Capturing the essence of what makes Iron Man Iron Man is no easy feat. Marvel Studios spent hundreds of millions of dollars doing it, and comic-book writers have been chasing the idea for decades to varying levels of success. Sega tried to do it back in 2008 with an Iron Man game. Now, robot maker UBTech wants to capture the essence of Marvel’s most high-tech hero and put it into a toy, the Iron Man MK50 Robot. The company is not new to consumer robots, having been in the business for a good decade, but the Iron Man MK50 Robot is the most ambitious toy they’ve made yet in terms of merging pop culture expectations, technology, and fun. At $289 U.S. retail price, this is not a cheap toy, so UBTech is asking a lot – and has to deliver a lot, as a result. The company sent us a MK50 unit to check out, play with, and review, so let’s dive in to see if it delivers.
Unboxing and Setup
When it comes to the box and what’s inside, UBTech’s offering is simple and elegant. The box looks great with a clean, matte-black look, clear branding, and a big window to let you see what you’re getting inside. Cracking open the box reveals only three pieces: the robot itself, an AR mat used for interfacing with augmented reality elements of the free iPhone/Android app, and a USB Micro charging cable. Even the paperwork consists of a single palm-sized sheet of glossy paper that acts as a quick-start guide, as well as the usual legal documentation that comes with any high-tech electronics meant to communicate over Bluetooth and use phone software.
The only criticism I have of the packaging is that I wish the AR mat had come packaged flat against some cardboard rather than rolled up. Iron Man is supposed to look sleek, and rubberized fabric curling up around the edges looks anything but.
After untying him from the well-padded packaging, I set Iron Man on my desk and took a look at him. Like any other piece of electronics with a built-in battery, he needs to be charged before play. The port is cleverly hidden, but incredibly difficult to open. The quick-start card indicates clearly that Iron Man’s charging port is on his right shoulder under a panel, but doesn’t make it clear that the panel is going to be so tough to pry off. Rather than wrecking my fingernails or risking damaging it with some metal, I fished a vinyl pry pick out of my ifixit repair kit to get the panel open. A push-in-to-release mechanism here would’ve been really appreciated, especially since moment-to-moment play with the toy doesn’t involve touching it or physically interacting with it.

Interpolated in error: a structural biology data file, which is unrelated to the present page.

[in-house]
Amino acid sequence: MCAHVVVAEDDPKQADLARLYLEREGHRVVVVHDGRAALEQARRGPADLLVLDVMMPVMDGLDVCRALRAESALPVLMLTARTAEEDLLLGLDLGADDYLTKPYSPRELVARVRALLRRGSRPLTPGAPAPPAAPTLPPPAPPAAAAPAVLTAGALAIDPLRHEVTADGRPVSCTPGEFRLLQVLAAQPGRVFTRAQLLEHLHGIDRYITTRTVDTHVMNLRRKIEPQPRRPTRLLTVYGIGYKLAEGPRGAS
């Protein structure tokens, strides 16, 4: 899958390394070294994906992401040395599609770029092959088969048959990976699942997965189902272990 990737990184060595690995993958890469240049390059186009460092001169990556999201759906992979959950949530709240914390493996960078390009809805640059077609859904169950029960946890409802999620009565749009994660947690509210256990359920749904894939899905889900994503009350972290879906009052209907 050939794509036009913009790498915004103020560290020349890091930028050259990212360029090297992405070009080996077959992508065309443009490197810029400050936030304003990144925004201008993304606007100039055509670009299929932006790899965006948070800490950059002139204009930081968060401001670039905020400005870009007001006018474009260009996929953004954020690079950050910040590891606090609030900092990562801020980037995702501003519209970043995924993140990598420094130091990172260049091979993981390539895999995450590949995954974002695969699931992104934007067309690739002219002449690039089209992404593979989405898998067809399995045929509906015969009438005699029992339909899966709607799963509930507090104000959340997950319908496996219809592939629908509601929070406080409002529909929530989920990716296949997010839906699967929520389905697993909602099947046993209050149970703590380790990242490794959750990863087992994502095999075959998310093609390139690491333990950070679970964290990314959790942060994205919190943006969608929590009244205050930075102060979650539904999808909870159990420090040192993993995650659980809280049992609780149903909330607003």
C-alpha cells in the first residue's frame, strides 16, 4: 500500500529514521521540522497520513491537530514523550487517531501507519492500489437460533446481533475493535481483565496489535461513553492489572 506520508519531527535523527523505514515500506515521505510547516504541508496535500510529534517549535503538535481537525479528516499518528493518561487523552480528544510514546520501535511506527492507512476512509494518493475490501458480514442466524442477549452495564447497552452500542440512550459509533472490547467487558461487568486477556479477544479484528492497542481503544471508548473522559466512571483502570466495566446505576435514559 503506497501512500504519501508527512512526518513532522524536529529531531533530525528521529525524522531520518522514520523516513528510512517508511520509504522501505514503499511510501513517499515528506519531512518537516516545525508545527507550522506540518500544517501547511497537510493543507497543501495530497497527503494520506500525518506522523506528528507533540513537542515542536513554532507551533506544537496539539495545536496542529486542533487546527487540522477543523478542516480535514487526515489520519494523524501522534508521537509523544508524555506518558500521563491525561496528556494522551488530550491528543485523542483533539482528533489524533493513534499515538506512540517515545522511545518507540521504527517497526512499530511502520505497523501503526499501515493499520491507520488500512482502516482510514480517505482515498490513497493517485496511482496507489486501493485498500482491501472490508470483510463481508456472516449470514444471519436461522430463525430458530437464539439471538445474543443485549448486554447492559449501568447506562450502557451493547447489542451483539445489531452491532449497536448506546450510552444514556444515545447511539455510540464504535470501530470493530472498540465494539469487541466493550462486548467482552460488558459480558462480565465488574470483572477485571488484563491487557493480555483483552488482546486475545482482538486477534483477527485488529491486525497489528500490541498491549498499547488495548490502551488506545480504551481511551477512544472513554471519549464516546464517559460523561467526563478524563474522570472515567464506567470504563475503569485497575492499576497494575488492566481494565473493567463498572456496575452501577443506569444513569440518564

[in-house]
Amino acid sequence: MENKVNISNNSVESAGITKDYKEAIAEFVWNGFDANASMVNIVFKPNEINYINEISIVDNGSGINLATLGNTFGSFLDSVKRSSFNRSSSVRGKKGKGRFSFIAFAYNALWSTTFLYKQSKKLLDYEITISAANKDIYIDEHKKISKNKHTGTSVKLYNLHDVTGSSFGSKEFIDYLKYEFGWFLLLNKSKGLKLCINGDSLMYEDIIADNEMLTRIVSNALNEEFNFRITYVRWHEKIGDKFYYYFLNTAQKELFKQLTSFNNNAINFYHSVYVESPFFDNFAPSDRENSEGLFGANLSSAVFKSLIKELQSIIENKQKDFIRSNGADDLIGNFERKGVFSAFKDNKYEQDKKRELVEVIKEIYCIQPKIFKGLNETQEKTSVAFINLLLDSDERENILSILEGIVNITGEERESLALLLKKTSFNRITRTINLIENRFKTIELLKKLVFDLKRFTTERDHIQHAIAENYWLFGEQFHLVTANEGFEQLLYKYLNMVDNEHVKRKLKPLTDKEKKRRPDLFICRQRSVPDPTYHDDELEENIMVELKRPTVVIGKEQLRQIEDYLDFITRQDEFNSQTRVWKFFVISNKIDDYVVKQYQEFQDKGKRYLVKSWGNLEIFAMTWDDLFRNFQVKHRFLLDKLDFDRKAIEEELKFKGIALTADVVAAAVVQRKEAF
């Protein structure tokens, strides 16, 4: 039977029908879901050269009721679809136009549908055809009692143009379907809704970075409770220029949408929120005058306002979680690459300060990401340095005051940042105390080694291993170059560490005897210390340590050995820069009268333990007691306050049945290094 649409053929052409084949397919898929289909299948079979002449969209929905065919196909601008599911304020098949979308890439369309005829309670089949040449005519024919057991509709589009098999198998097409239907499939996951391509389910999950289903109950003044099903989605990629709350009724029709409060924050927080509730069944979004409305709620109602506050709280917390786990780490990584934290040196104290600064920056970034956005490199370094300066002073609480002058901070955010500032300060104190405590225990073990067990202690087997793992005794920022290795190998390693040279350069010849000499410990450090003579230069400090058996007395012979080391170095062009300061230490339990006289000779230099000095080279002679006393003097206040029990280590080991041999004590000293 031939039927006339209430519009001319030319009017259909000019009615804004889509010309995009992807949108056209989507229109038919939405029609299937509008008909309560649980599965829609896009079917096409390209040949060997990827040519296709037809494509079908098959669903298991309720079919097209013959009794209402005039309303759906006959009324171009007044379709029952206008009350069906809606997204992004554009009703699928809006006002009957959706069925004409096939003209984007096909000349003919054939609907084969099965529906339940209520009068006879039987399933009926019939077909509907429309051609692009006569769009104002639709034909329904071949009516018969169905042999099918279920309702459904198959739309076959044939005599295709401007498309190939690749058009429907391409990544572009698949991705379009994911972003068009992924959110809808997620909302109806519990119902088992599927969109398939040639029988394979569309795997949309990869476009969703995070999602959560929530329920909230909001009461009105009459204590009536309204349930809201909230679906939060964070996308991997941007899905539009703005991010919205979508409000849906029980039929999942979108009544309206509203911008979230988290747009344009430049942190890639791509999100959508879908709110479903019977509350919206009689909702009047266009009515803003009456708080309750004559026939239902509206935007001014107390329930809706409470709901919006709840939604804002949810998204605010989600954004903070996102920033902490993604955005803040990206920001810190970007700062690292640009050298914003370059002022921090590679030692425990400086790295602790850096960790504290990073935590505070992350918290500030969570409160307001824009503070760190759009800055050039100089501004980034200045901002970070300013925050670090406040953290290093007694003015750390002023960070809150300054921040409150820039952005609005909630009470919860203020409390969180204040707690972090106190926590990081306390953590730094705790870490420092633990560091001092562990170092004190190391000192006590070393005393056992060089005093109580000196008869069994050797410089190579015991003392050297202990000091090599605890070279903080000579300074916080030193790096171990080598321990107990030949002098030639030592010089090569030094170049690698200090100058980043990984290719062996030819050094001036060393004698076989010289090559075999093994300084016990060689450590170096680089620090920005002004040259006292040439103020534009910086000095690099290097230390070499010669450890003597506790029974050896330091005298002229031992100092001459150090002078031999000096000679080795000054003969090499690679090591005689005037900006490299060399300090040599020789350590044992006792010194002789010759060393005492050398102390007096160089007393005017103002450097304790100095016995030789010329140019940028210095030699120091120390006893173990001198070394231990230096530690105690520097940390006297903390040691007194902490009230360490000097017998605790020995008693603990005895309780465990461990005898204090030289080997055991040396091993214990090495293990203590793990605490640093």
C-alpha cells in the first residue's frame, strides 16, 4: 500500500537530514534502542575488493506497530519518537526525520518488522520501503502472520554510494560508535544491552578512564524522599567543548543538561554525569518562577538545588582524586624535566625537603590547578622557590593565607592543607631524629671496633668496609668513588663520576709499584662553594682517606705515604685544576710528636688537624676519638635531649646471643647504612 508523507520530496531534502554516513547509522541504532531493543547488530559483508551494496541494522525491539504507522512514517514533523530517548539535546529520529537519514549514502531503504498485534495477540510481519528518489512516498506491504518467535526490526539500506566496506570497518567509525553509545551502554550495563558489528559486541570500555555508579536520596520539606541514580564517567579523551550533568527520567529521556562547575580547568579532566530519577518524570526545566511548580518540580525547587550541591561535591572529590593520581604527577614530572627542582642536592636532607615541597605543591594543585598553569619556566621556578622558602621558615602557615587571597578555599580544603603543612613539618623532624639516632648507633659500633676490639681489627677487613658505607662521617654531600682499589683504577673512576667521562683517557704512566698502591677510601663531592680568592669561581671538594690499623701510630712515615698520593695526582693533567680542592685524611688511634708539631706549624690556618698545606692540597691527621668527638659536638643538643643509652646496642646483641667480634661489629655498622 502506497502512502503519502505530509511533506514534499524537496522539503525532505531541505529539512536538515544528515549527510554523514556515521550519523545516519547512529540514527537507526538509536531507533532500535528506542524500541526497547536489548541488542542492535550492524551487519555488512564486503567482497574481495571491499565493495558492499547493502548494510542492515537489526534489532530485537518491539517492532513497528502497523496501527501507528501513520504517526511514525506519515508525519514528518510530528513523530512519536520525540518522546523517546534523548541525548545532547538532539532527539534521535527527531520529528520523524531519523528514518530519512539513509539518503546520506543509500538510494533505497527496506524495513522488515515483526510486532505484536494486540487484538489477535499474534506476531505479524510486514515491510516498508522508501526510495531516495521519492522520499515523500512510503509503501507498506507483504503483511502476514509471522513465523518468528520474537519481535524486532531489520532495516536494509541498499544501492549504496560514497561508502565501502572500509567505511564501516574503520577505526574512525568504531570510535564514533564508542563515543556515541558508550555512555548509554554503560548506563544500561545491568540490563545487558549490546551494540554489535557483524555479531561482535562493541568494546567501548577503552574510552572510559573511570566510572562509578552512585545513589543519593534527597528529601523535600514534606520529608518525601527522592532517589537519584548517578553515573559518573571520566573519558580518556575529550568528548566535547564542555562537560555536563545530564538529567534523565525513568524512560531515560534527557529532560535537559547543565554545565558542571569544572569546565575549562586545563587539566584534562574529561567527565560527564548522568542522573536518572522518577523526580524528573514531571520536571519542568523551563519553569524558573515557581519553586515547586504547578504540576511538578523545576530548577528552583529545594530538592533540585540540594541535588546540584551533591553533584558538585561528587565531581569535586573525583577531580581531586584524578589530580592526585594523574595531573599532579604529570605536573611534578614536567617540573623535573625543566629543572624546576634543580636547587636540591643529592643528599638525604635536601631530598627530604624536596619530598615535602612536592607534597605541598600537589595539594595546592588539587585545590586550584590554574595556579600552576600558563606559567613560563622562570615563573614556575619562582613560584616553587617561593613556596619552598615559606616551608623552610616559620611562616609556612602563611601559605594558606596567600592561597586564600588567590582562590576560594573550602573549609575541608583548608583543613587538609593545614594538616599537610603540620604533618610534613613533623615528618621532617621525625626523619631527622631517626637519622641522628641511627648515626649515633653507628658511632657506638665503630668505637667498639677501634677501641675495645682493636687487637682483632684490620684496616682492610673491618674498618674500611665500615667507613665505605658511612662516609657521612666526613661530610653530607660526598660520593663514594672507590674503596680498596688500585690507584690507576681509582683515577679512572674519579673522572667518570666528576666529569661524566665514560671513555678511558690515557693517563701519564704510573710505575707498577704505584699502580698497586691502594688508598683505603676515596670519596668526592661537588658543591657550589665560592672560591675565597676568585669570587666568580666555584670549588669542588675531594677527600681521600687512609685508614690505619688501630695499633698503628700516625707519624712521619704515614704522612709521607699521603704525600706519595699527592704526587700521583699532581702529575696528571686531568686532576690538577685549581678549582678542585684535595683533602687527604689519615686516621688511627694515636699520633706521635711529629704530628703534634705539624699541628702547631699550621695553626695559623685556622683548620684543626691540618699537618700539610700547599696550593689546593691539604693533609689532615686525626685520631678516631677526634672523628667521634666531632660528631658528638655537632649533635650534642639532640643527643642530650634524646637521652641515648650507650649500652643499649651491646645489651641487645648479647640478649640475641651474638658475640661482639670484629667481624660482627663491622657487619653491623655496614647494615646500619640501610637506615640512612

My next stumbling block came when trying to connect with it. After charging the robot, you have to download the Iron Man UBTech app and connect to the robot. There seems to be a specific order of operations to this, though. On my Android phone I first had to go into my Bluetooth menu and find the Iron Man device, then open the app and connect there. The first time connection can’t happen through the app. Connections after that are fast and simple and happen entirely through the application, but this was a definite stumbling block during setup.
The Man Himself
The look and feel of the toy itself is somewhat of a mixed bag. On the one hand, the lines and colors are perfect. It really feels like Marvel had a hand in approving the design of the toy and that UBTech cared about getting it right. He can move, turn his head, lift his arms, and even walk.
On the other hand, the nature of the toy is somewhat limiting. The reason we see those Boston Dynamics robot videos pop up online so often is that it’s really hard to get bipedal robots walking upright. The design that results from this limitation is what I would call “thicc Iron Man.” Everything is wider and thicker. It looks like an Iron Man suit on a toddler, so everything it does looks kind of funny as a result.
And while the suit does move, it’s limited in what it can do. For example, it can turn, but it does so by creeping one foot forward and then pulling it back. Think of a rowboat turning and you get the idea. It gets the job done, but not without looking silly.
The voice and video aspects are a little silly as well. The set includes a bunch of pre-set lines and video clips of Tony’s face that can trigger during various times. A voice that sounds kind of Tony Stark-esque but not very interestingly so will ask for diagnostic checks and bark out warnings. The Iron Man mask can flip up to reveal a small video screen that, by default, can display short videos of Tony’s face, in the style of the close-ups from the Iron Man movies, but with a very flat-looking and generic-looking cartoon face. It’s a respectable job, but it’s hard to untie Iron Man from Robert Downey Jr., even if we can’t really blame UBTech for that. I think they could’ve gone with a more stylized look for the character for better effect.